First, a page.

What Kind of Photographer Am I?
If you're a photographer, you've probably been asked this question: What do you shoot?
For photographers who shoot one type of subject matter, and only market themselves as such, the answer might be simple. "I'm a wedding photographer", or, "I'm a real estate photographer", or "I do studio portraits". And those are great answers; short, clear, and easy to understand. But I believe there are a large number of photographers, myself included, that find themselves evenly splitting their time between multiple genres - some that have very little to do with another. Before I go any further, let me try to clearly describe all the subject matter I like to photograph (some I do more than others).
Intimate Nature (textures, patterns, light, etc.)
Astrophotography (wide field & light DSO interest)
Real Estate Photography
Portraiture (couples, families, etc.)
Adventure Lifestyle Photography
Tourism Focused Location Showcasing
There's probably more, and some of these cross paths a bit, but this helps make my point. Listing all of this out in text makes this an easier task, but to quickly describe to someone in person what kind of photography I do isn't so easy. My typical go-to answer is "a little bit of everything", but then immediately the natural obligation is to follow up. "I do this, and I shoot that, but mostly I do this, but I do a lot of business with this and this"
Before I go any further, I want to preface the next section with this; not every photographer cares or needs to care about this. There are tons of artists out there who strictly do their art for personal satisfaction and that is awesome. The rest of this post is going to be me reaching out to those who do care about the way others perceive them, and especially to those who are trying to make photography into a business for themselves.
Now back to that moment. Describing your passion to someone. This is the moment I concern myself with, but not just in conversation. How I present my diverse shooting interests can be really challenging. It can become so easy for others to lose interest in me as a photographer because perhaps I don't specialize in the one area they are most interested in as a consumer. No, I'm not strictly a wildlife photographer, but I do feel a great passion for it, and while I spend a lot of time photographing wildlife right now, I know that in a few months, or maybe next year, I'll get more tied up with landscapes, or astro. I know later in the summer and fall that I'll be spending nearly every weekend shooting weddings - that leaves very little time for other areas of photography, but here's the thing... and this is very important; this is the job I chose and it makes me happy - and that's certainly a privilege I don't take for granted.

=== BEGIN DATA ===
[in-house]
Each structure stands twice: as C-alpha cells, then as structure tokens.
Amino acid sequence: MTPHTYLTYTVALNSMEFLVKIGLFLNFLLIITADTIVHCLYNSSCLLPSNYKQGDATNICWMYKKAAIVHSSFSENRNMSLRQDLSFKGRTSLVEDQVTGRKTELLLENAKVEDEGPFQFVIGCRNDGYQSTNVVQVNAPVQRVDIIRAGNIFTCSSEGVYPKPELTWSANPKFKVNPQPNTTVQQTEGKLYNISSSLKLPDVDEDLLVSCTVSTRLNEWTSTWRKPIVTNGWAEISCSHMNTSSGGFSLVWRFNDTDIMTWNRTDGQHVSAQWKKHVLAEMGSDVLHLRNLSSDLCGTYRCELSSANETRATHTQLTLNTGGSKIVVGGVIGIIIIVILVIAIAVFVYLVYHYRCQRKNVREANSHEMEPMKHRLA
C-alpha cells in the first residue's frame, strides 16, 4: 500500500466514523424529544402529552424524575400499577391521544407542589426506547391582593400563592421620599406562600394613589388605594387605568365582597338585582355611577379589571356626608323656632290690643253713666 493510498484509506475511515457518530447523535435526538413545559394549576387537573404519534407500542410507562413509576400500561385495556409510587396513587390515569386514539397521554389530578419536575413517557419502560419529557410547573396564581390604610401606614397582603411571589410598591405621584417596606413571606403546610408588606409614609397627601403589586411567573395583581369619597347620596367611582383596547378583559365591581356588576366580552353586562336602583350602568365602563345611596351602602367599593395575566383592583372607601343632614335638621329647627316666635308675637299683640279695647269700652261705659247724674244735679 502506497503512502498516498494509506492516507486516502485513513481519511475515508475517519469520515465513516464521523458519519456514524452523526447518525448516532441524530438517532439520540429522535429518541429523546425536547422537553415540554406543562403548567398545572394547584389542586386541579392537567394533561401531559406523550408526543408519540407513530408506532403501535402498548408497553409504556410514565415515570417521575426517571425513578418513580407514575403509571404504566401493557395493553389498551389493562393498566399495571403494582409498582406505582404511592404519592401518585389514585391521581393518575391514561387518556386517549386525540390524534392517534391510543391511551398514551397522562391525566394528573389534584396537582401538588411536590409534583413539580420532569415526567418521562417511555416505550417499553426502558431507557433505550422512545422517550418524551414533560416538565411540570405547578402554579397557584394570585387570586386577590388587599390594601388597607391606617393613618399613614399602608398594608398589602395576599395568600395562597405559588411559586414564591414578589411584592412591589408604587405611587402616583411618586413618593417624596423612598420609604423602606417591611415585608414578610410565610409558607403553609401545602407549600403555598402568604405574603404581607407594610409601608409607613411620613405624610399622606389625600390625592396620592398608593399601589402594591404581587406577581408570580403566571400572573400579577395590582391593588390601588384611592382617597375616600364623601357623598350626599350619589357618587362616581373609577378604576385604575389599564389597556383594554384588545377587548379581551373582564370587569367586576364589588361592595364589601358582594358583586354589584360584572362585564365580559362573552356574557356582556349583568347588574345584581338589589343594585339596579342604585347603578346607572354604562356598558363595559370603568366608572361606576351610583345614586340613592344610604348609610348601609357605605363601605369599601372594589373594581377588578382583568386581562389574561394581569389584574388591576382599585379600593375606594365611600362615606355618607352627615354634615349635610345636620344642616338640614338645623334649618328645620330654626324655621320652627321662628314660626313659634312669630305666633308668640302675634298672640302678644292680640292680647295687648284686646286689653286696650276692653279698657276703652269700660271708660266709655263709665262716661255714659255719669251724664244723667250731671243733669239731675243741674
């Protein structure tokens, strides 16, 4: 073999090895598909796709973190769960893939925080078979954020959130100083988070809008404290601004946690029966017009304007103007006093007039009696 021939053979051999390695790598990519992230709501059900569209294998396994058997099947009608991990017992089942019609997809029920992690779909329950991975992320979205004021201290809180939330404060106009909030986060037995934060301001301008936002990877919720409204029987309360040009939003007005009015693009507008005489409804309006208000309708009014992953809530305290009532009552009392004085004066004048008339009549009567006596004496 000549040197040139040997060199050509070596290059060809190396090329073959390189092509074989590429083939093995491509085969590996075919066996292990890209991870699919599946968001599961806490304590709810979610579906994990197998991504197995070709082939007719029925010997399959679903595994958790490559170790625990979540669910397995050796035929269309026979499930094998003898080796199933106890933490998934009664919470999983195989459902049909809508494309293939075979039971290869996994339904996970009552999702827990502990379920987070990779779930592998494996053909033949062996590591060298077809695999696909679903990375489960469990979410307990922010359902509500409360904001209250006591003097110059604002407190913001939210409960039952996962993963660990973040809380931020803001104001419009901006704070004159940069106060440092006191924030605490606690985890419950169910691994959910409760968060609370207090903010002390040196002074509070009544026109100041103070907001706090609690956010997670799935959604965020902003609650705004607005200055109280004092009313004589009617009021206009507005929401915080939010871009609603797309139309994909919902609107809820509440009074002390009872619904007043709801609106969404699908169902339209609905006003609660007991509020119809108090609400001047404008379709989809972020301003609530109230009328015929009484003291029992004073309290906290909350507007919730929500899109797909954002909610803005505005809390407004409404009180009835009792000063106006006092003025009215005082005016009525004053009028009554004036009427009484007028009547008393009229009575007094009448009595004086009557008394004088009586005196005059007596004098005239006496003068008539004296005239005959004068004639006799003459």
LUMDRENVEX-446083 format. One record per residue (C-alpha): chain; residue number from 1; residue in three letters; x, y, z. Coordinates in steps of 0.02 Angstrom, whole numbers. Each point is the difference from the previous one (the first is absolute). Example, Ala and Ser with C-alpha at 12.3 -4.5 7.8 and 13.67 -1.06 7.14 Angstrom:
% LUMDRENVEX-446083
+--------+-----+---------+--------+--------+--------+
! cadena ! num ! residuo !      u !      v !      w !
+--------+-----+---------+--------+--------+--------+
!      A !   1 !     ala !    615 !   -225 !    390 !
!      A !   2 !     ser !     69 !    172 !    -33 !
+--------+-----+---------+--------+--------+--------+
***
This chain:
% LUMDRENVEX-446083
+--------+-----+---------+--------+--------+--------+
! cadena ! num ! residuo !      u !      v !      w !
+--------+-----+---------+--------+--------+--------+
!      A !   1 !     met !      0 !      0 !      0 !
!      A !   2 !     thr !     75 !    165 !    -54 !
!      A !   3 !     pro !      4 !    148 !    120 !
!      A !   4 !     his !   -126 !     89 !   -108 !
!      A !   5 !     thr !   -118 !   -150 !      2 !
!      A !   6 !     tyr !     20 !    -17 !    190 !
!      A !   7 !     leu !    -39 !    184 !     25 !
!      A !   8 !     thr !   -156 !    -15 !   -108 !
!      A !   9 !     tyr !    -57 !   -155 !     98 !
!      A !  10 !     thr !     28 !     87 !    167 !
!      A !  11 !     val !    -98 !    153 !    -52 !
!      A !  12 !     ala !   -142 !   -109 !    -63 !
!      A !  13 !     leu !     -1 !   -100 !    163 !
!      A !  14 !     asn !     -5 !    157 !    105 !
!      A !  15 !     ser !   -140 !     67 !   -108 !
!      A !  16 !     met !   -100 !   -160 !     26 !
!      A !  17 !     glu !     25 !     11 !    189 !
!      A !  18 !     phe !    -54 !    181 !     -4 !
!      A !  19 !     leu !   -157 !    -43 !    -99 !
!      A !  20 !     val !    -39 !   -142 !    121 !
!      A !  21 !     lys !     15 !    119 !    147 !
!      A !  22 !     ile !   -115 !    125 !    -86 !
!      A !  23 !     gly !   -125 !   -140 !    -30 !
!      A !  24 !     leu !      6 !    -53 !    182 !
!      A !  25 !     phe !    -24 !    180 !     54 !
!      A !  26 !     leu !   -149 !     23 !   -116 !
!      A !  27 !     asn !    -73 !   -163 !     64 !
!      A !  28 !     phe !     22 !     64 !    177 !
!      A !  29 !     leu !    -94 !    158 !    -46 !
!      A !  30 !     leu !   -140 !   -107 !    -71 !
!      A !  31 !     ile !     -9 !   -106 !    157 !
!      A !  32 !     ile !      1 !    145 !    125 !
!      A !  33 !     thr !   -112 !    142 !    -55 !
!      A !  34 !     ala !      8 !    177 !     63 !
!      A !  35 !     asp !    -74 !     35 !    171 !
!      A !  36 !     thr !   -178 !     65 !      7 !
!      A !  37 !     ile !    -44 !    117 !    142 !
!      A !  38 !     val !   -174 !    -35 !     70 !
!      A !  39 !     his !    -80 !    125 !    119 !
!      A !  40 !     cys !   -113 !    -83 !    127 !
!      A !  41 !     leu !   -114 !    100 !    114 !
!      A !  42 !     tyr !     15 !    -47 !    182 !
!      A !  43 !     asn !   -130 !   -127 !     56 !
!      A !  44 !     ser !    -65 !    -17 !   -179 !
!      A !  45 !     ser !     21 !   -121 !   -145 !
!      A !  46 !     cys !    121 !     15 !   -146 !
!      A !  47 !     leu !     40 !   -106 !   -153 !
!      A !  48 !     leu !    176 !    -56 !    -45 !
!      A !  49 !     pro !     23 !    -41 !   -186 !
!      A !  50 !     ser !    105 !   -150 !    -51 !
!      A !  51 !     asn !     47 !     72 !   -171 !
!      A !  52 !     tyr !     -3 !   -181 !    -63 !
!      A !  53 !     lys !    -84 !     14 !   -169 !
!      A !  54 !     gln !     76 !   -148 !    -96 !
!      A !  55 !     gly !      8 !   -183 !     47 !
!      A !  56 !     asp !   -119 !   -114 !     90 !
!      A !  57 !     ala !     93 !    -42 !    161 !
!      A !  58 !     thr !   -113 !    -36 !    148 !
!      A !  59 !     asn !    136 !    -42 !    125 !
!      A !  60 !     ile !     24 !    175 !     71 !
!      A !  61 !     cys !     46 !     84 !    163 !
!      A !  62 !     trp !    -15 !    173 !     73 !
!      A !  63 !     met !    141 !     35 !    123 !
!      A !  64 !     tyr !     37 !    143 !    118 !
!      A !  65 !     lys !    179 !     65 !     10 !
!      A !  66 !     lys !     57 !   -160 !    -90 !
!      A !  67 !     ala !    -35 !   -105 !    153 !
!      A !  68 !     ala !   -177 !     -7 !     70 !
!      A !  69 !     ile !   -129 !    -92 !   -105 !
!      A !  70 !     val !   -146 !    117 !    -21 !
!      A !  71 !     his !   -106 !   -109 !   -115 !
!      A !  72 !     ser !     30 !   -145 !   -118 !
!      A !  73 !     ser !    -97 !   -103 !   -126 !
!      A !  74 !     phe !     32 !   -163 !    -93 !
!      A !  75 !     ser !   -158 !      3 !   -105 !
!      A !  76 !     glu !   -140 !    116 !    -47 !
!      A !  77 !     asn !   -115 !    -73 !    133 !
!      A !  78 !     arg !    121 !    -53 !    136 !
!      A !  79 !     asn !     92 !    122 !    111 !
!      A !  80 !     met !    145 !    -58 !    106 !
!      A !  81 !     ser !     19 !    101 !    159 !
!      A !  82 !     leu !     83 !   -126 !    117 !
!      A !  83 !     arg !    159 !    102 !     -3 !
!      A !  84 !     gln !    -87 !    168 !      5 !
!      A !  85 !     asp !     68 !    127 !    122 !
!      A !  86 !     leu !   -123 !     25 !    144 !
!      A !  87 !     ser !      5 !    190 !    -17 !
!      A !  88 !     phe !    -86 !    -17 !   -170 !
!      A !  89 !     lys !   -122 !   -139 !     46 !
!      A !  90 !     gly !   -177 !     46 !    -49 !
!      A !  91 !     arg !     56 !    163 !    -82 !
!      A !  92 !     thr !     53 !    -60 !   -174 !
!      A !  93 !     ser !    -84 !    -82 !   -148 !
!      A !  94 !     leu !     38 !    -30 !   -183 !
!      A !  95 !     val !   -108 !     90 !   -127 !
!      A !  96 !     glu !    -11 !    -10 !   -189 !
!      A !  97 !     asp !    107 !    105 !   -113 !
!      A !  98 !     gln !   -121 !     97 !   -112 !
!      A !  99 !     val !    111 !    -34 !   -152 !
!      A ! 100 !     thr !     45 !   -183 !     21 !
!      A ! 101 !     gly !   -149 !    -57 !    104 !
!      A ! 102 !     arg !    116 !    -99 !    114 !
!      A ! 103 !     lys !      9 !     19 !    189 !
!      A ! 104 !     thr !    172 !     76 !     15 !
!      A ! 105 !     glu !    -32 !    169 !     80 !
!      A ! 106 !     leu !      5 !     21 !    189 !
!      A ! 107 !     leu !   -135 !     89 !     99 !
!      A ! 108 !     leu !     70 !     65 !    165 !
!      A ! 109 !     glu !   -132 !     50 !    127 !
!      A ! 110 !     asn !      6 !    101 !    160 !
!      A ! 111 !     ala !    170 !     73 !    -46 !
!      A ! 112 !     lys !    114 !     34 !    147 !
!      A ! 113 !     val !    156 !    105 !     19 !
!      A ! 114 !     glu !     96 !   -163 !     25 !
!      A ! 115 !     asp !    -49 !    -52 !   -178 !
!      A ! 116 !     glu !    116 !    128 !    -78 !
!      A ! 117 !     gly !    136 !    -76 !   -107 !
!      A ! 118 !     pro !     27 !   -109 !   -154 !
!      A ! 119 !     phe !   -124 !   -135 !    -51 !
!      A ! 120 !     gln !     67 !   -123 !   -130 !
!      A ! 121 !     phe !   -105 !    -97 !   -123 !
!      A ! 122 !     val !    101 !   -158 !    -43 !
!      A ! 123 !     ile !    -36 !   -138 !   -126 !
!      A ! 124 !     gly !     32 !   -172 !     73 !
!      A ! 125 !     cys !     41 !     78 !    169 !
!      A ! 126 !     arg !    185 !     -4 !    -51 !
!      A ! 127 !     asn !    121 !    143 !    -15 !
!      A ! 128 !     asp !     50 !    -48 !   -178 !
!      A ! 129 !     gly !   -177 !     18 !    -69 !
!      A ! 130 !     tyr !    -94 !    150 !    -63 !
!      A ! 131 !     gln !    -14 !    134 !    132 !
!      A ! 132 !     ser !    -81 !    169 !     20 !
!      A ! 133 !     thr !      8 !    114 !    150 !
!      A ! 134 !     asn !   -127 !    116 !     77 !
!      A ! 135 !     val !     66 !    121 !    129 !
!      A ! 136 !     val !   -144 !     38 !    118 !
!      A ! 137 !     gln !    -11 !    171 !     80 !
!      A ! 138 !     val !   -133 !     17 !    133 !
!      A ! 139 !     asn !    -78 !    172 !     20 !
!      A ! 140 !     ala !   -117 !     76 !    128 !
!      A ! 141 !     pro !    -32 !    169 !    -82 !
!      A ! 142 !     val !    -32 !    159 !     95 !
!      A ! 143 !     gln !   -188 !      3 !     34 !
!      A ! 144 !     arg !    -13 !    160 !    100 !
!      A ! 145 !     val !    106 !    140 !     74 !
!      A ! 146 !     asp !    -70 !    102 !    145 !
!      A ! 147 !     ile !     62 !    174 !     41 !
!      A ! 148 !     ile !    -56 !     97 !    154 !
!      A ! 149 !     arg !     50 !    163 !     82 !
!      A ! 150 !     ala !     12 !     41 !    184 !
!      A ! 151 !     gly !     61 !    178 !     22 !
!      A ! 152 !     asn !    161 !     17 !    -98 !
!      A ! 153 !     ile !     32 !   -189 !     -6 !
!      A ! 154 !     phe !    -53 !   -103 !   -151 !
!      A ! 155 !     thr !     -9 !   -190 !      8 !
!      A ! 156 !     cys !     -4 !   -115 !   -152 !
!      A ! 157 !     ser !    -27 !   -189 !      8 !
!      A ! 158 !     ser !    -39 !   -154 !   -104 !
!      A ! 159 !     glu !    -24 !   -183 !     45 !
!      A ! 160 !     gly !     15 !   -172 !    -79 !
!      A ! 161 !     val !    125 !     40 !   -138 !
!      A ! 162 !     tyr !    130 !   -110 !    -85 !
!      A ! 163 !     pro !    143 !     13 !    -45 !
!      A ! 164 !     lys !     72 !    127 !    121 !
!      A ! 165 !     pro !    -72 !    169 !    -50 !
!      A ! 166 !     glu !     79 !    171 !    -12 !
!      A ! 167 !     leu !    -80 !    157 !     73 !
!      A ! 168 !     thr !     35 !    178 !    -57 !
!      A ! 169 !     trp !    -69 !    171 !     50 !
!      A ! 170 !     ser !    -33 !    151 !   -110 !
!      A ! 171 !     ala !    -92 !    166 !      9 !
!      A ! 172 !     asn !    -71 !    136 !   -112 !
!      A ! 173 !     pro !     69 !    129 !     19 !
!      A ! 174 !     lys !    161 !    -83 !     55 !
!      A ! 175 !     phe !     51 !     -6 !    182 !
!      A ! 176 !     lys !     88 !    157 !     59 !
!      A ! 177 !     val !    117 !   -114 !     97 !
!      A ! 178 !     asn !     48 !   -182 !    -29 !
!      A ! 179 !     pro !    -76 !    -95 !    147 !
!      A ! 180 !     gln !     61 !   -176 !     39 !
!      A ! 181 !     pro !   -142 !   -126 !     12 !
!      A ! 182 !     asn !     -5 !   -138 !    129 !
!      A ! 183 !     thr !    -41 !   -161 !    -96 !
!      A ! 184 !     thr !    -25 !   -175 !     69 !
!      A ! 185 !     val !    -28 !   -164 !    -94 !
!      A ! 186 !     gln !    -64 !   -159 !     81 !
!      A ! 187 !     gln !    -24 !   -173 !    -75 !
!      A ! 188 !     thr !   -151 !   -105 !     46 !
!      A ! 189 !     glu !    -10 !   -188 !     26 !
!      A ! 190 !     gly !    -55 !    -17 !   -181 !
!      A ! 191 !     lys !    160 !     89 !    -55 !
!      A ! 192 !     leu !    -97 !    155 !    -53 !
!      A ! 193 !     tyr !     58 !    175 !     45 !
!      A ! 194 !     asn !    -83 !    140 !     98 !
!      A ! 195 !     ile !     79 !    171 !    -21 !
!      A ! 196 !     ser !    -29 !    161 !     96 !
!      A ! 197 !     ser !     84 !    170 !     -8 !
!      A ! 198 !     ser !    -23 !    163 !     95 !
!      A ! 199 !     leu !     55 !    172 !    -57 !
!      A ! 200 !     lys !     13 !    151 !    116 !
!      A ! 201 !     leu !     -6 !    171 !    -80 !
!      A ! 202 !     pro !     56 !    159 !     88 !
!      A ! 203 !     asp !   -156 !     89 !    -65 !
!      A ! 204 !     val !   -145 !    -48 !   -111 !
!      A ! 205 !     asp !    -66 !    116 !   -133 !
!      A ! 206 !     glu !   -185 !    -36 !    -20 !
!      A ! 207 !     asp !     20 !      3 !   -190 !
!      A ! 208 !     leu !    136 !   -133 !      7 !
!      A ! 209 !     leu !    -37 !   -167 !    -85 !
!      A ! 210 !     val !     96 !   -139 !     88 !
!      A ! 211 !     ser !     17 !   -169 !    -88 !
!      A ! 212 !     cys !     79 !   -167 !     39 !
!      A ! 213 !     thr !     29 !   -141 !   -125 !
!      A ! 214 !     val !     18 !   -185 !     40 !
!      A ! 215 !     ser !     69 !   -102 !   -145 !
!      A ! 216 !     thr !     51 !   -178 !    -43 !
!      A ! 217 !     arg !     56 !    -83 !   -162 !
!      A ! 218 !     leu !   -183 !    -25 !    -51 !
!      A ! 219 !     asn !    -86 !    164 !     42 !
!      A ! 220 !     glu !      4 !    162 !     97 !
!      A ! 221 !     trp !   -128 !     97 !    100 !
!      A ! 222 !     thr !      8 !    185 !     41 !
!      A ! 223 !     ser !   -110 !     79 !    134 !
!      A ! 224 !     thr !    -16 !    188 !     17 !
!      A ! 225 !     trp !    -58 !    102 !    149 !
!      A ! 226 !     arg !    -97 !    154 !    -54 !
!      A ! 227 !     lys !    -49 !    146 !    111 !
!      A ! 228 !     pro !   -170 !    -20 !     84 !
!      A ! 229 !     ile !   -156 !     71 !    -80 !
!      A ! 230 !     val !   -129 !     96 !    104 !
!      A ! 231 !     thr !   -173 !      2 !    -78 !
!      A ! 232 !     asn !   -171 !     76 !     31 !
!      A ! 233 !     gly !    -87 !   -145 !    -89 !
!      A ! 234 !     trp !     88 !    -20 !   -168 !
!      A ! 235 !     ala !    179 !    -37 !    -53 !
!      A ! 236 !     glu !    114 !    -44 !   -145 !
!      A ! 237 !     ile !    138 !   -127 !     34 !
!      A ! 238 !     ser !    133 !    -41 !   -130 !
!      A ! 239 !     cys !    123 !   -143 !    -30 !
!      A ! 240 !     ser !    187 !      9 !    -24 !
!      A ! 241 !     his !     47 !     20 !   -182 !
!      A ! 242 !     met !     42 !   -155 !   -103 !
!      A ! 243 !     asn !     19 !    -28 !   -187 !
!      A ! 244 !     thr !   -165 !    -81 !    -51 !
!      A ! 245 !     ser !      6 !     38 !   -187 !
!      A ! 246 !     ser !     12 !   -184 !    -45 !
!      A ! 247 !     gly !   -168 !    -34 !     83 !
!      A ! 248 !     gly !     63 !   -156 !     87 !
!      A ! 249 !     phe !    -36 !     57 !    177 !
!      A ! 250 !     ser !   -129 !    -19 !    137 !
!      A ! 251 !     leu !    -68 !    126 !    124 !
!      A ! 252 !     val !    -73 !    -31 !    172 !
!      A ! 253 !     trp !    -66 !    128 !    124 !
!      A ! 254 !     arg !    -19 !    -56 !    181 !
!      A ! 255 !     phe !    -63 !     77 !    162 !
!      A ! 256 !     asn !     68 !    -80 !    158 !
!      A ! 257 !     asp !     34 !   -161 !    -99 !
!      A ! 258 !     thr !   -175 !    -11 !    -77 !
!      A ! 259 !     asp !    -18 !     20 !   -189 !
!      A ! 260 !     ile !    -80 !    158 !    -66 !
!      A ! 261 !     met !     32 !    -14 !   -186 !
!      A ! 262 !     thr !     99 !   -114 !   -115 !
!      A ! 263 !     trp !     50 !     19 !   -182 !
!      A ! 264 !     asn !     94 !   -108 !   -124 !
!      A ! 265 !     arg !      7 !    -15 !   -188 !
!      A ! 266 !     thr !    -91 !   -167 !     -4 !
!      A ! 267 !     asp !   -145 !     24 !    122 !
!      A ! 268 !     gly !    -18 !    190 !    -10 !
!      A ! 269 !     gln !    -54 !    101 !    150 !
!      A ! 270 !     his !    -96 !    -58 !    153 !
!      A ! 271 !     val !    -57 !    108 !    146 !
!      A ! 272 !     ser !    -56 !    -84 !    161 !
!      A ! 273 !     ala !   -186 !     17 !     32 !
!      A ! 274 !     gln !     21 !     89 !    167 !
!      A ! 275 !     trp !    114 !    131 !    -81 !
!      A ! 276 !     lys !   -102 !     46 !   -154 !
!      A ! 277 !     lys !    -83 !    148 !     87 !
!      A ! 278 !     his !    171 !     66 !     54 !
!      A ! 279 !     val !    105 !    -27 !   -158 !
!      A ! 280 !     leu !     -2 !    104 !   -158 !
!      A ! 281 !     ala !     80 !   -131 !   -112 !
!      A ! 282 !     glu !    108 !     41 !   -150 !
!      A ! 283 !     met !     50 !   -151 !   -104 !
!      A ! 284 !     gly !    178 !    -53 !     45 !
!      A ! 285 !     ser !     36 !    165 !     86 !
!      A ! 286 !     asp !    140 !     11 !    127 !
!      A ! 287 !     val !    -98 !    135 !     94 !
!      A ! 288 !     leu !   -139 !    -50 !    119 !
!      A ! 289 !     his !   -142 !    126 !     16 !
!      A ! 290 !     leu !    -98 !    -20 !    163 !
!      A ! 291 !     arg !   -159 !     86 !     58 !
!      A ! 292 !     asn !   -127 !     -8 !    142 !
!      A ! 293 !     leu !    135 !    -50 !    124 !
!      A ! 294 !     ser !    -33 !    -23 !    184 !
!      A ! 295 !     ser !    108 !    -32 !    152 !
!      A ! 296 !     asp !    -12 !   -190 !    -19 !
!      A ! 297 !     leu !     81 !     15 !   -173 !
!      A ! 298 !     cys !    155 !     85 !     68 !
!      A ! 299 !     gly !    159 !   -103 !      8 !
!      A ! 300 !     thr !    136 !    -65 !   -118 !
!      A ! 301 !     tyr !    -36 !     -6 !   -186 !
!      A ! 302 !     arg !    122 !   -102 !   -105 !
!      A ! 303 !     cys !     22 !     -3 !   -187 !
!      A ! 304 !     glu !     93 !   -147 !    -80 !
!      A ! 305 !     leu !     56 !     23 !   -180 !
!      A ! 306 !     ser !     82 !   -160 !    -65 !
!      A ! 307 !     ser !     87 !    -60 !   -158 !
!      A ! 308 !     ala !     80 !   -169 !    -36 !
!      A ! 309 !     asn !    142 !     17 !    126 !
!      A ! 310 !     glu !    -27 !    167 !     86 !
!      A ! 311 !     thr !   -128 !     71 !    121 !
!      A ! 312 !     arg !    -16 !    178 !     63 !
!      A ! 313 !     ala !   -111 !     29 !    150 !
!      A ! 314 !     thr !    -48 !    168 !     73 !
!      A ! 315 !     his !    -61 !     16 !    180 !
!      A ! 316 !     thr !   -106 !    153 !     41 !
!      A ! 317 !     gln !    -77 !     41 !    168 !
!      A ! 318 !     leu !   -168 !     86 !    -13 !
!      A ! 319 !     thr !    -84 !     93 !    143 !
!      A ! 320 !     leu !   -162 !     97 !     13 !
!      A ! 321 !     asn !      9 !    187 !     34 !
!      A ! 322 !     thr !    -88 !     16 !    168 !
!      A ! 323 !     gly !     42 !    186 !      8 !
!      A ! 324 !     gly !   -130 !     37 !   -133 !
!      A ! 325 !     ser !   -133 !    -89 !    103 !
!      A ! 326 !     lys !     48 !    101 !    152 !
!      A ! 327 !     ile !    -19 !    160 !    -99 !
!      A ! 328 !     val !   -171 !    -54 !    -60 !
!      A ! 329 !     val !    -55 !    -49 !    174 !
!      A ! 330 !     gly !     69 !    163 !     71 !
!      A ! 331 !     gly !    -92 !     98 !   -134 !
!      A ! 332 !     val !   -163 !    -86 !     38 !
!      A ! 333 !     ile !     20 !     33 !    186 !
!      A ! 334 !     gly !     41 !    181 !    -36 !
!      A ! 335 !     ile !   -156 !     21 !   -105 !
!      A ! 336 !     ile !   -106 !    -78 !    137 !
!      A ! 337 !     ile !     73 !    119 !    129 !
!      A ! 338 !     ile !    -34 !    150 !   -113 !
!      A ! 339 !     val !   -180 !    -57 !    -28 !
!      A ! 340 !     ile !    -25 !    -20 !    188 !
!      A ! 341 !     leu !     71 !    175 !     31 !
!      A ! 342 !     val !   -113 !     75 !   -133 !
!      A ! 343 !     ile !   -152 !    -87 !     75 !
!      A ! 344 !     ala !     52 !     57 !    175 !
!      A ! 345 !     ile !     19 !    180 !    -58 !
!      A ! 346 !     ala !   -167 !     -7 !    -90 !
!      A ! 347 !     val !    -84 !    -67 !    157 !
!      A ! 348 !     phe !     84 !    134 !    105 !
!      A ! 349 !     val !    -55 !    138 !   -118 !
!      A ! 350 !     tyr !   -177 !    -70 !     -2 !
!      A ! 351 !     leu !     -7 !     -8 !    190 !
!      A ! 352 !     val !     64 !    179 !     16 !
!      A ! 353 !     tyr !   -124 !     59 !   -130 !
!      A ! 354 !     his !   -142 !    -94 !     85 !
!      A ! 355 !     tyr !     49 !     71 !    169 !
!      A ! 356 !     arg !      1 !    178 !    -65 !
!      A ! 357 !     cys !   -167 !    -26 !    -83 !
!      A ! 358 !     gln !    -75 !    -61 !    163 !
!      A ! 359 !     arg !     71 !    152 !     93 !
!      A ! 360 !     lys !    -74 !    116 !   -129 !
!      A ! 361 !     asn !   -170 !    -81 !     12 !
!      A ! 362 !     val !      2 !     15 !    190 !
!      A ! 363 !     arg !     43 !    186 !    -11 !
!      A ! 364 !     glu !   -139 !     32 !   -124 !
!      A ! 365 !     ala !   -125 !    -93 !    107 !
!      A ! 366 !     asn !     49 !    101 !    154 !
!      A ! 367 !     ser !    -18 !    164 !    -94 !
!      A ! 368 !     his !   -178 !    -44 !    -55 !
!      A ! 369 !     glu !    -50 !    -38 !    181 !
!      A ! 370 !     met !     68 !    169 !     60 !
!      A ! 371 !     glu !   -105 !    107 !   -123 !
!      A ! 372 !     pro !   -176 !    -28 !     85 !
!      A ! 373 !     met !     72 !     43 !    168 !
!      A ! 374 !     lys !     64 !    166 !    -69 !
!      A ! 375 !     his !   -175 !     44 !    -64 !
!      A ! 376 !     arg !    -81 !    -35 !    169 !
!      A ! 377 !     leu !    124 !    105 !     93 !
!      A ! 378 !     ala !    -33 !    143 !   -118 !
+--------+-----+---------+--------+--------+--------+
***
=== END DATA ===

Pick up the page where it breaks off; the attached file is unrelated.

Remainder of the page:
There are so many people out there who don't like their jobs - who work a job they really dislike to feed their families or put themselves through school or whatever the case may be. This post isn't to discredit anyone who works a job they don't like, but I can see why this conversation may seem a bit ridiculous from the outside perspective. However, I feel it's valid to talk about.
Now, this isn't necessarily a crushing issue. Having an interest in lots of types of photography is just as healthy and fulfilling as someone else who only loves wedding photography. However, the difficulty that this diversity brings to marketing myself can be hard to contain sometimes, so I want to open a dialogue on the topic.
Should I care?
If you're trying to make photography into a business, the answer is probably yes. You need to be able to advertise yourself and putting together marketing materials is going to be much more challenging if you want to advertise yourself as someone who is professionally shooting multiple genres of photography. It's important to be able to convey to potential clients just what types of photography you're proficient in, but how do you do that if you shoot a lot of different subject material? I'm not going to pretend to have all the answers, because I'm posing this question as someone who's been facing this challenge for a long time now. I can however clue you in on what I've done to solve some of this. Here's a few things that have helped me communicate my style and get new fans of my work to know just what I'm all about.
Have a Well Designed Website
I'm no expert web designer, but I've been building on and adjusting this site since 2016 and happen to like where it's at right now. Your website is going to be your first impression on many new potential clients and it needs to be built with that in mind. On my home page, what's clear is my business name, which includes my actual name, followed by my site navigation. I have a background photo of an image I took of the Mackinac Bridge (an iconic Michigan landmark) at sunrise, and a signup form for my monthly newsletter and that's pretty much it. I keep it simple. People appreciate being able to quickly recognize how to get from the home page to any page they think is relevant to their visit. Try not to clutter your home page with too many distracting elements. Additionally, Photo Galleries is my first menu button, and upon hovering the mouse, all my portfolio titles can be seen right there. If someone wanted to know what kind of photography I pursue, that dropdown list is going to be the first clue for site visitors. The rest of the site is essentially irrelevant to this topic, so we'll move on, but there's plenty more to having a good website than just this, so don't use this as your only resource if you're currently building your own site.